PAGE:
A College Education is Worth the Cost

Despite the debate about whether college is worth the money, college education is one of the most reliable paths to financial success for graduates. The discussion is often divided along political lines, perhaps as a result of college graduates’ voting habits (Bennett, John, and Wilezol 234). When the nation is in debt to the tune of over a trillion dollars, it’s easy to lose confidence in the importance of a college education. College graduates, on the other hand, have higher lifetime earnings and are more employable than those without a degree. This paper explains why college education is still worth it even with the high cost involved in acquiring it.
The important thing to note is that few individuals pay the actual price for college.  There are a range of means through which universities and colleges as well as the federal government make it easy to attend college (Bennett, John, and Wilezol 235). A college education still remains one of the surest ways to advance your income power and your family’s financial condition, in the future and currently. If your family has been in financial hardship, obtaining a college education will provide the opportunity to increase your earnings, gain financial independence for your family, and improve their financial situation in future.
  A recent Georgetown University study indicates that as the economy has become more knowledge- based and less industrial, there have been dramatic increase in the demand for employees who are college degree holders. In 1973, 72 percent of occupations needed a high-school education or less (Jackson, Brandon and John Reynolds 338). In 2010, that figure reduced to 41 percent, and projection by 2020 has it at 36 percent. College graduates get 84 percent more in earnings during their lifetimes as compared to high school graduates. As a college graduate the possibility that you will find a job is much higher than a non-graduate even during these times when the economy is tough. Normally, the joblessness rate for college graduates is nearly half in comparison with that for high school graduates, and this statistics is true today (Jackson, Brandon and John Reynolds 338). If you have a college education, you are far more likely to secure a job that is fulfilling and pleasurable for your whole life.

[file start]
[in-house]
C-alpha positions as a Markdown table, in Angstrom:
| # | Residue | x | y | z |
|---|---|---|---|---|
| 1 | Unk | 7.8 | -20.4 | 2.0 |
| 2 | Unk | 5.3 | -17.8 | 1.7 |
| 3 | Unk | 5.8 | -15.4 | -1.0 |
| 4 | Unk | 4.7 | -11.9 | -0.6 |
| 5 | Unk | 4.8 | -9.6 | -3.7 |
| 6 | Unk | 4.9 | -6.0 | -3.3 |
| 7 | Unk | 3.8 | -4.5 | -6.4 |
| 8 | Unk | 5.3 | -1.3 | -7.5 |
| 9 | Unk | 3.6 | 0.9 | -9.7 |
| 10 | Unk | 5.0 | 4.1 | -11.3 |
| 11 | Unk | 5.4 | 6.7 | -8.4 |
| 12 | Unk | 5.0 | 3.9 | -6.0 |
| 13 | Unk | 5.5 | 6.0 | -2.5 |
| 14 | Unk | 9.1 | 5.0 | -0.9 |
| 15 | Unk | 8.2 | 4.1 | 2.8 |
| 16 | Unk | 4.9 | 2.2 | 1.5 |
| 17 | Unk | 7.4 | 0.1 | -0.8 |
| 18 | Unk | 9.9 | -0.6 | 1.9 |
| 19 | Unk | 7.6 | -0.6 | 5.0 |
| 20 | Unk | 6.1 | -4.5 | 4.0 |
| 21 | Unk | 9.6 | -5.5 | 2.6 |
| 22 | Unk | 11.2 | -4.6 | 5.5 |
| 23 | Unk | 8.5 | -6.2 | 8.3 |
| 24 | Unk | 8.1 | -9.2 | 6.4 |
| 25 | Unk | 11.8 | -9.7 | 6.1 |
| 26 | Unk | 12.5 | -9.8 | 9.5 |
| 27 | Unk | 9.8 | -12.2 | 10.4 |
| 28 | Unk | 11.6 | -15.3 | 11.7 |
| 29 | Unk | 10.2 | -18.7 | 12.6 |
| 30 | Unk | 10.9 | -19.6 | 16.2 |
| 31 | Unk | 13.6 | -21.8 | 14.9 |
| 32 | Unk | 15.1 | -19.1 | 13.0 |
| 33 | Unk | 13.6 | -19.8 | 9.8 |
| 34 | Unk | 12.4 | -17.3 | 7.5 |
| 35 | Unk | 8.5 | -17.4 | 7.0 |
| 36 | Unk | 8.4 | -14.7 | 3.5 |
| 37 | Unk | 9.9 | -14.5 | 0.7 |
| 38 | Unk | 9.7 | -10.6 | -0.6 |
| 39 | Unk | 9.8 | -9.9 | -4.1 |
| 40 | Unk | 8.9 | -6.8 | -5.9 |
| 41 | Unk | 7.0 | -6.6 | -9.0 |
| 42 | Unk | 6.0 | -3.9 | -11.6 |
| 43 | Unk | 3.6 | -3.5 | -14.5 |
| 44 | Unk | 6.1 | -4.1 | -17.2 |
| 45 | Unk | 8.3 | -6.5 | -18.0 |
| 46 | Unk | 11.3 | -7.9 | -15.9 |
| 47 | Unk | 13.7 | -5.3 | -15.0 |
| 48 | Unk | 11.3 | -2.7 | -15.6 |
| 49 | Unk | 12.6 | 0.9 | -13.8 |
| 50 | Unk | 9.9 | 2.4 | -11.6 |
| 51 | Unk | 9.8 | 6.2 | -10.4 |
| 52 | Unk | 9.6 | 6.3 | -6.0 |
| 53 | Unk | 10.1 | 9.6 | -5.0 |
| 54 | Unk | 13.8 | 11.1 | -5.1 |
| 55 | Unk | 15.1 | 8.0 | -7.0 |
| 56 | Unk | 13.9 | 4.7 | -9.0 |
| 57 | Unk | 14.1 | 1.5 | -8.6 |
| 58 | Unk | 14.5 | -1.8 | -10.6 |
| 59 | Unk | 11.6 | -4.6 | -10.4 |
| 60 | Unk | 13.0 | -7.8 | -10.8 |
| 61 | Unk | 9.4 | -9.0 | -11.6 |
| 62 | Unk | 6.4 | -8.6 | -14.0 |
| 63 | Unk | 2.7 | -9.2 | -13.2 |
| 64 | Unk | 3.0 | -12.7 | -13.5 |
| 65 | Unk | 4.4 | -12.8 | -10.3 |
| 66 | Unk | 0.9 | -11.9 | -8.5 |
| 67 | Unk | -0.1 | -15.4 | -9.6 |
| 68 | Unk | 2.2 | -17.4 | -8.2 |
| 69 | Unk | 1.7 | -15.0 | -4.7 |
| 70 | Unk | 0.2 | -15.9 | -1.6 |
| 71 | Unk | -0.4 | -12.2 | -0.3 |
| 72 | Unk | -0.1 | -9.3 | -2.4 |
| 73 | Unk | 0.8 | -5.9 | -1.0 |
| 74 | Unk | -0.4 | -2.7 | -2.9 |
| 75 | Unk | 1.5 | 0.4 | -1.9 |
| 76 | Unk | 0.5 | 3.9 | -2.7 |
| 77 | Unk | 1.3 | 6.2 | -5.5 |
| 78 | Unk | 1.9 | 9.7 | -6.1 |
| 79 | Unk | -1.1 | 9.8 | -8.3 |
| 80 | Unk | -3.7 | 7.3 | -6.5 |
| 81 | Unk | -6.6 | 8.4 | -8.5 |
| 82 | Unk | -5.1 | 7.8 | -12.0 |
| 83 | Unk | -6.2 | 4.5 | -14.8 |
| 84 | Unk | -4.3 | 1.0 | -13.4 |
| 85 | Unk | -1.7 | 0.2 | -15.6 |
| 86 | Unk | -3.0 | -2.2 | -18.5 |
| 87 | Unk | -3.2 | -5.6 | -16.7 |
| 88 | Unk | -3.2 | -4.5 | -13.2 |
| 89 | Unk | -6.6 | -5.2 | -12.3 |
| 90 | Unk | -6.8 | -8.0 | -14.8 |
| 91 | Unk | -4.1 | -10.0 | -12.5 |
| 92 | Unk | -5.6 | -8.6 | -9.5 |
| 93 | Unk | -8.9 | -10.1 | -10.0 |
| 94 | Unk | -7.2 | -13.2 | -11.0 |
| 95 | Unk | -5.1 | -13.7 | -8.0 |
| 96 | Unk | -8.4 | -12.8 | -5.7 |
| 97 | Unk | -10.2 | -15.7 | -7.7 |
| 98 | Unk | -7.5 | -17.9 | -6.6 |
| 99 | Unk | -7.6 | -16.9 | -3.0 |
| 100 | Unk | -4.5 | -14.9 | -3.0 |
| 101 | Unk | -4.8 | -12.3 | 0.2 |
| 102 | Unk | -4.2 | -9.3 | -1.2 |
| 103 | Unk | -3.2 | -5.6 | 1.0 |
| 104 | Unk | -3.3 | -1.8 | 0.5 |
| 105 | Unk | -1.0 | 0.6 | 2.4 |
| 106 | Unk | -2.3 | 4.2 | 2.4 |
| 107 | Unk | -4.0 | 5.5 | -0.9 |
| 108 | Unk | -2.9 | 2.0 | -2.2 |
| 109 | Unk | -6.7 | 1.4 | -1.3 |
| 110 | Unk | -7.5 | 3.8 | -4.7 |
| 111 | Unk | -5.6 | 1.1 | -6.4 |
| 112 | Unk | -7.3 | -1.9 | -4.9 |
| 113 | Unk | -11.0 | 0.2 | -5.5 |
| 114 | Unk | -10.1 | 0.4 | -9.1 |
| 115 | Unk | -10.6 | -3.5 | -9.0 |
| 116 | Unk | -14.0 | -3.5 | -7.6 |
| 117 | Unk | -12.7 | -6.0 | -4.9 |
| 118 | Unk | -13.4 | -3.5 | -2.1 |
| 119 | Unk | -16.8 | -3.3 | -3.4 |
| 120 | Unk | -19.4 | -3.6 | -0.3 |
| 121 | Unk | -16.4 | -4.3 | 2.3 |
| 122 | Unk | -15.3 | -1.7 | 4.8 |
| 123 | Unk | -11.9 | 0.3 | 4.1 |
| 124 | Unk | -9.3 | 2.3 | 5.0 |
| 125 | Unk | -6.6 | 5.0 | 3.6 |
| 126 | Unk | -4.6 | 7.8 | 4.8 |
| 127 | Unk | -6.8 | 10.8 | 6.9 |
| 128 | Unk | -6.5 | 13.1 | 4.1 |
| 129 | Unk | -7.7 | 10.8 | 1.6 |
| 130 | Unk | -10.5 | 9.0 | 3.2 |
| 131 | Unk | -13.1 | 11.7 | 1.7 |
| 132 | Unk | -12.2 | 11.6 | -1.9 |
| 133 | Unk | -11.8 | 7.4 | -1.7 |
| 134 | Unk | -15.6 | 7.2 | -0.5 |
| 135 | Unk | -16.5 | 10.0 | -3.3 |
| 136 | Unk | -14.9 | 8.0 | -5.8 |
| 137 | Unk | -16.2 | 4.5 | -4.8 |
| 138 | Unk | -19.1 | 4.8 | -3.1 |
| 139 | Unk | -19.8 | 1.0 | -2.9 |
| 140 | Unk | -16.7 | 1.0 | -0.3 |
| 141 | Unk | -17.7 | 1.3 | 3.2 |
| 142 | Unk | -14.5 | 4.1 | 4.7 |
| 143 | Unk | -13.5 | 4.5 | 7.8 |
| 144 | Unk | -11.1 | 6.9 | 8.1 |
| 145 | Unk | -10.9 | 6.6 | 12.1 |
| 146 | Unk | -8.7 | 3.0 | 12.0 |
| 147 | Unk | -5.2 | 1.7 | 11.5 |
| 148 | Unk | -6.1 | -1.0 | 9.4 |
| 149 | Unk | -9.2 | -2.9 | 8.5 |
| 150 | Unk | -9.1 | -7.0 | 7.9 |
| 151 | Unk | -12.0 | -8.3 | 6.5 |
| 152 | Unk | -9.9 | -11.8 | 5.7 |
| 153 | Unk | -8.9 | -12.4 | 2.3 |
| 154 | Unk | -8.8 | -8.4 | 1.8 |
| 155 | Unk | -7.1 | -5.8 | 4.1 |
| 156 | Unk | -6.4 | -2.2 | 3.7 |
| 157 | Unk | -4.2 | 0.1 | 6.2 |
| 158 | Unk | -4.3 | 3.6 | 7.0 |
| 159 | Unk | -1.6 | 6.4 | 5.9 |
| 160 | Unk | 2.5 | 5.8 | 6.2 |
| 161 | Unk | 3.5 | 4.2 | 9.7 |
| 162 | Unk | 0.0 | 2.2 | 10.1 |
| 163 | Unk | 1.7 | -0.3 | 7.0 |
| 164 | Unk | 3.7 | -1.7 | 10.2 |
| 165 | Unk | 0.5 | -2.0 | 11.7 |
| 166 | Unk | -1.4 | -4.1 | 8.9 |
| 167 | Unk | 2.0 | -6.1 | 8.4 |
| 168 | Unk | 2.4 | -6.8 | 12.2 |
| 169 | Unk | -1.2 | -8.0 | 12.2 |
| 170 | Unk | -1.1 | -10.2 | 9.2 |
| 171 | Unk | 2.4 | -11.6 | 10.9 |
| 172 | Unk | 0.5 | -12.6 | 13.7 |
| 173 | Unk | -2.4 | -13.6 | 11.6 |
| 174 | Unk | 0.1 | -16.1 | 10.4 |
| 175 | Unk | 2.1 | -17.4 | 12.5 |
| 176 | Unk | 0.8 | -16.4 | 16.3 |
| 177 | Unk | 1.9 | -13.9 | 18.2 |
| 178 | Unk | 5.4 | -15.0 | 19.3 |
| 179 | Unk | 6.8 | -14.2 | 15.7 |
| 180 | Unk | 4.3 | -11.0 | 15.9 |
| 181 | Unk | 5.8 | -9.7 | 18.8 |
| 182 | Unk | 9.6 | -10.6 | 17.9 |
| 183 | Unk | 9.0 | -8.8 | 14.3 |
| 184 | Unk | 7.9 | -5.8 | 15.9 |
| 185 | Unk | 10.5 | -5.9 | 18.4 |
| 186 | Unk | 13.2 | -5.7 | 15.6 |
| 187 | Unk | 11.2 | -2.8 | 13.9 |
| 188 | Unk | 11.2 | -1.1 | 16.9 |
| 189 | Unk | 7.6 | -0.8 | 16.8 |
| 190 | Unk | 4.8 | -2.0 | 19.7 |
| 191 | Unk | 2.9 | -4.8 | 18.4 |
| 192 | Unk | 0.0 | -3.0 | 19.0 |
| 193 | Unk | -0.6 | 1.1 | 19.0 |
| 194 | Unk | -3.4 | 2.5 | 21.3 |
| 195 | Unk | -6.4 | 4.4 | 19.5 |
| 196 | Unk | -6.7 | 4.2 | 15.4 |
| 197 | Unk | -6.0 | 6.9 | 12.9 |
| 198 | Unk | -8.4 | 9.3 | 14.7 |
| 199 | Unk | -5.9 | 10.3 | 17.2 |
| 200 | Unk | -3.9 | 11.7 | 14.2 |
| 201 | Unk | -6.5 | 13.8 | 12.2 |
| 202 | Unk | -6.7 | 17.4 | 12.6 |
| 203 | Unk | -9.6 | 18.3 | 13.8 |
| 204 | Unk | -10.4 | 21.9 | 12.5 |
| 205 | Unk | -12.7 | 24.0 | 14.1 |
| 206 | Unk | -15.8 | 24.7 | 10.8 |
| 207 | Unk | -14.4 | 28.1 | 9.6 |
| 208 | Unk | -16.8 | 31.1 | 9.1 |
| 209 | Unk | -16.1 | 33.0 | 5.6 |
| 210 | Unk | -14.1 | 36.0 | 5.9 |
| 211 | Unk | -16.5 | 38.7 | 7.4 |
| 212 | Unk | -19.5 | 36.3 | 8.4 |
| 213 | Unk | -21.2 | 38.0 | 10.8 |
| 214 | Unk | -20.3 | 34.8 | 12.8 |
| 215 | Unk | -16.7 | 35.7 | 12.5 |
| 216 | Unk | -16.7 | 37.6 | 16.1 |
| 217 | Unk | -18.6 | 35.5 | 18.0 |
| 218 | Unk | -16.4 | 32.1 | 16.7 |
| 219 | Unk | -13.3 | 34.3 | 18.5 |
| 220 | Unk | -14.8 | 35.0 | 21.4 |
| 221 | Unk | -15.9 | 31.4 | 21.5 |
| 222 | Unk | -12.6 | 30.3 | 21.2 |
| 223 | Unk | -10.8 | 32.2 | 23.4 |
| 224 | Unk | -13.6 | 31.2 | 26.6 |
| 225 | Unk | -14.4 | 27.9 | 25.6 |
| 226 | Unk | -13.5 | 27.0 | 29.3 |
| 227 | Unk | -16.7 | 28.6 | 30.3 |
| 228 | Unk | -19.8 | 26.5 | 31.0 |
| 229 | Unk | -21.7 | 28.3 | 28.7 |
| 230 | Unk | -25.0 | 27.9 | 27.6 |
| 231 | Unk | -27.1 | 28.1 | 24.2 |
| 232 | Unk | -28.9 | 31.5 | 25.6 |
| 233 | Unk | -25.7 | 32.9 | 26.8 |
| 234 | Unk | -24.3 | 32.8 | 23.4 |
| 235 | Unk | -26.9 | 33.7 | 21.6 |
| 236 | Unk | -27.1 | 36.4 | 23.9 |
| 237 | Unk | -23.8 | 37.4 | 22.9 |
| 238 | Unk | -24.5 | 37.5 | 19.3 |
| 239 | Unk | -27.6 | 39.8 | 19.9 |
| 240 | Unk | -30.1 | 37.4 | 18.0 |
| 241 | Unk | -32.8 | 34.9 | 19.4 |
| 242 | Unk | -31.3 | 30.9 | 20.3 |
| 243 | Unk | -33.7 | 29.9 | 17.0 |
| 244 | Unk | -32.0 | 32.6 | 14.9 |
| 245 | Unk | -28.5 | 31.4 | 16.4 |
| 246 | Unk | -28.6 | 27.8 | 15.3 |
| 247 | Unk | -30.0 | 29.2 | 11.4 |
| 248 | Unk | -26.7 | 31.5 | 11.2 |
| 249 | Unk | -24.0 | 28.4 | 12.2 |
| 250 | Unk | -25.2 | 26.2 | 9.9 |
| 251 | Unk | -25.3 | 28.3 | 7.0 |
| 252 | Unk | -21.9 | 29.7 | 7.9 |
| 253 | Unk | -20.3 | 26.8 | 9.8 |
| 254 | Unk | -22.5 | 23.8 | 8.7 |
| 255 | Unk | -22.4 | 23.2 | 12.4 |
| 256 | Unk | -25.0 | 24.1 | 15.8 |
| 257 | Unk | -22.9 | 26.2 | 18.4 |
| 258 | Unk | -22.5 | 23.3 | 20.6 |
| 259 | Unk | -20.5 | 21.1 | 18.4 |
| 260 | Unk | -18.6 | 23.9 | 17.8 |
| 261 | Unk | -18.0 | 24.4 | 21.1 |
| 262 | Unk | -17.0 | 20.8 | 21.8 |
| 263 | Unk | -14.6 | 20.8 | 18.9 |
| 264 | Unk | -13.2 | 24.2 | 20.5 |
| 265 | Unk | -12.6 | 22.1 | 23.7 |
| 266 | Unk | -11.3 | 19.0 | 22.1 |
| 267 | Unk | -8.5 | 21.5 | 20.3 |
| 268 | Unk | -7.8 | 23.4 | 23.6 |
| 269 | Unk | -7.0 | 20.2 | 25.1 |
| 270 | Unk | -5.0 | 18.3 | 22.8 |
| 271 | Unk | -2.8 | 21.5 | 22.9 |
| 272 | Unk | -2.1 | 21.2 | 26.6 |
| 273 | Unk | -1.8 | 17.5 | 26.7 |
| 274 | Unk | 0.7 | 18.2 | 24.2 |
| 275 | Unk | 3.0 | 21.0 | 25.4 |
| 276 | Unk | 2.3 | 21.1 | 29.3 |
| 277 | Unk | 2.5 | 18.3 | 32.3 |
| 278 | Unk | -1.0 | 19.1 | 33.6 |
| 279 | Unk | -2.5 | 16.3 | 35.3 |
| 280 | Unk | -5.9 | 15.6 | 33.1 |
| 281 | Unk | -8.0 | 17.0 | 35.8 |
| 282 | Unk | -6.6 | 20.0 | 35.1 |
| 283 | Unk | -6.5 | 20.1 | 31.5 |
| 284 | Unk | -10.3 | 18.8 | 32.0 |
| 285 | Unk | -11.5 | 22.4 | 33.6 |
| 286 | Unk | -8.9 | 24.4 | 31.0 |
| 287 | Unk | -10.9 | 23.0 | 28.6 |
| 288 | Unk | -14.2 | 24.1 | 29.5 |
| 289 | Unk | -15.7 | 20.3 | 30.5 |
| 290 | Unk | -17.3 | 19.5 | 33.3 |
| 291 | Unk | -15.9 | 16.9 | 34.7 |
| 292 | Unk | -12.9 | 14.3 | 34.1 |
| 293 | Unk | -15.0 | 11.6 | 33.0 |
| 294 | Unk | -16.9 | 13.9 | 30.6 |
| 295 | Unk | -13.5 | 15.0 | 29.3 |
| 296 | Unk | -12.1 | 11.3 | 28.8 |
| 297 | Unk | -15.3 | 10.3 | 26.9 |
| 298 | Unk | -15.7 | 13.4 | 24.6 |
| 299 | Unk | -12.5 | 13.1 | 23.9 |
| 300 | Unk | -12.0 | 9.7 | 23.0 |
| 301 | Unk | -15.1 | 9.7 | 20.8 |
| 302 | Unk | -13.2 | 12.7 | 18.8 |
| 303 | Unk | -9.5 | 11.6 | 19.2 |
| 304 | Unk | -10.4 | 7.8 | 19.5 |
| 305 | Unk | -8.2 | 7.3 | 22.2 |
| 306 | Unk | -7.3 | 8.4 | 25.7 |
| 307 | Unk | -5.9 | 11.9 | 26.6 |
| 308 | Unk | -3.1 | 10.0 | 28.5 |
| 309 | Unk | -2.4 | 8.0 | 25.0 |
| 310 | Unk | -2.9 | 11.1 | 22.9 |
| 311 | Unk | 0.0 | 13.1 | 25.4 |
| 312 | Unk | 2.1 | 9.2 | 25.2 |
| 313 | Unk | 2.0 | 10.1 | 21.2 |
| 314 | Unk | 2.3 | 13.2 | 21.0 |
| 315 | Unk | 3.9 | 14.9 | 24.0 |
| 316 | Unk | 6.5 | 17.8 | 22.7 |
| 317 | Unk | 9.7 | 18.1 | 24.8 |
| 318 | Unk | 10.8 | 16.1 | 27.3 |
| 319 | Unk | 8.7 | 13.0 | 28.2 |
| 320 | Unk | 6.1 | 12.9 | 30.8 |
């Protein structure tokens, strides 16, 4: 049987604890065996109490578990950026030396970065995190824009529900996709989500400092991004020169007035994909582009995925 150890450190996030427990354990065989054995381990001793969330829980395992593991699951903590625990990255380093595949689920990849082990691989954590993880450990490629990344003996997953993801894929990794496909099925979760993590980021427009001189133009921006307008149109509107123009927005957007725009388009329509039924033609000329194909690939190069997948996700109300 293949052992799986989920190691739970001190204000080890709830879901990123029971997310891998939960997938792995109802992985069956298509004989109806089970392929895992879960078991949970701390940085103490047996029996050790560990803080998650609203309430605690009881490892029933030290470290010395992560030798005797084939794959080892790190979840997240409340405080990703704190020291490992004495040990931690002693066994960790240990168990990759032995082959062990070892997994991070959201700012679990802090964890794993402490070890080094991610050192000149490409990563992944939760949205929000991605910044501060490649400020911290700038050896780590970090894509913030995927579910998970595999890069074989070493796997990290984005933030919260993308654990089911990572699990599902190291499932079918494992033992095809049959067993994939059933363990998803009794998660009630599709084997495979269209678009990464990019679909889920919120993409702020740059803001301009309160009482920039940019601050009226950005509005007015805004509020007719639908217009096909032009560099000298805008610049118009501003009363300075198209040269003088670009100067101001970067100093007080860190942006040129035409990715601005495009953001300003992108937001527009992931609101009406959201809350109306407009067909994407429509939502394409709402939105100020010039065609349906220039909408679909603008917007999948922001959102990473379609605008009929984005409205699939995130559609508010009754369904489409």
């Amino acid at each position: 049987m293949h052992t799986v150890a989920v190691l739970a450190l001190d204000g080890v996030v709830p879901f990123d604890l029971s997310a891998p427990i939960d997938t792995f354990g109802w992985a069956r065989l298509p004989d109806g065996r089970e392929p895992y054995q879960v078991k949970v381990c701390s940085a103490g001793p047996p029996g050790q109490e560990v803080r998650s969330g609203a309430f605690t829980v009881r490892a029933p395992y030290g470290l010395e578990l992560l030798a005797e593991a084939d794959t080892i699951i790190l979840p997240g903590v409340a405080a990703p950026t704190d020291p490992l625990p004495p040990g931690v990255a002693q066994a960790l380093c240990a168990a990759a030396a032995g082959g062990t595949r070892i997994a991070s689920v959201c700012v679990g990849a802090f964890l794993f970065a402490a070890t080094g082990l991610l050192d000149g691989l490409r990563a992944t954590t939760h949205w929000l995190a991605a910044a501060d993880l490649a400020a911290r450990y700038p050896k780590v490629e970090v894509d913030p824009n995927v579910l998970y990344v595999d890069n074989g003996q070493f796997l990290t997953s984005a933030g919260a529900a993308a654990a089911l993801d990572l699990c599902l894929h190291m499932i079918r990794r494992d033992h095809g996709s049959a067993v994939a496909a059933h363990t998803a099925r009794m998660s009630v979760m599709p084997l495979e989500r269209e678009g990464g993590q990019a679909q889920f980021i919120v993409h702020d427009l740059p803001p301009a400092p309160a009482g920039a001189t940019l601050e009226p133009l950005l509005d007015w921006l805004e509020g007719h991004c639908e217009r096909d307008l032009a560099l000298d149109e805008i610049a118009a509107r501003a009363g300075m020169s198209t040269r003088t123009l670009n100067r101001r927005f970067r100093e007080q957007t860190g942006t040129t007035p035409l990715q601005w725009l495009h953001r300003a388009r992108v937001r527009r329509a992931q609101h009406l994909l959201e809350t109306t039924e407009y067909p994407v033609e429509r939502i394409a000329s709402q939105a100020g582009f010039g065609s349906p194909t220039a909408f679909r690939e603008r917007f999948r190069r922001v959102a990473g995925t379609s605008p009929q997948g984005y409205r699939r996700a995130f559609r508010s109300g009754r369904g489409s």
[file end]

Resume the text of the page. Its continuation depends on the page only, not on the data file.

The fate of workforces having less than a college training is worsening even more quickly than the fate of their colleagues with college degrees (Jackson, Brandon and John Reynolds 338). Therefore, people have found themselves in a situation where they have to choose between paying the high price to go to college or earn far little over a lifetime and confront a greater possibility of being jobless for long period of time. In that tradeoff, persons choose going to college.
It is true that wages are falling. However, the fall is lower for those without degrees. Between 2001 and 2013, the decline in the average wage was at about 10% for workers having bachelor’s degrees, and 8% for those with high school diploma (Leonhardt 14). Even with those drops, employees with a degree still earn approximately 75% more than high school graduates, and this payoff is big over a lifetime. Workers with bachelor’s degrees earn about $1 million above high school graduates while those with associate’s degrees earn like $325,000 more in a lifetime.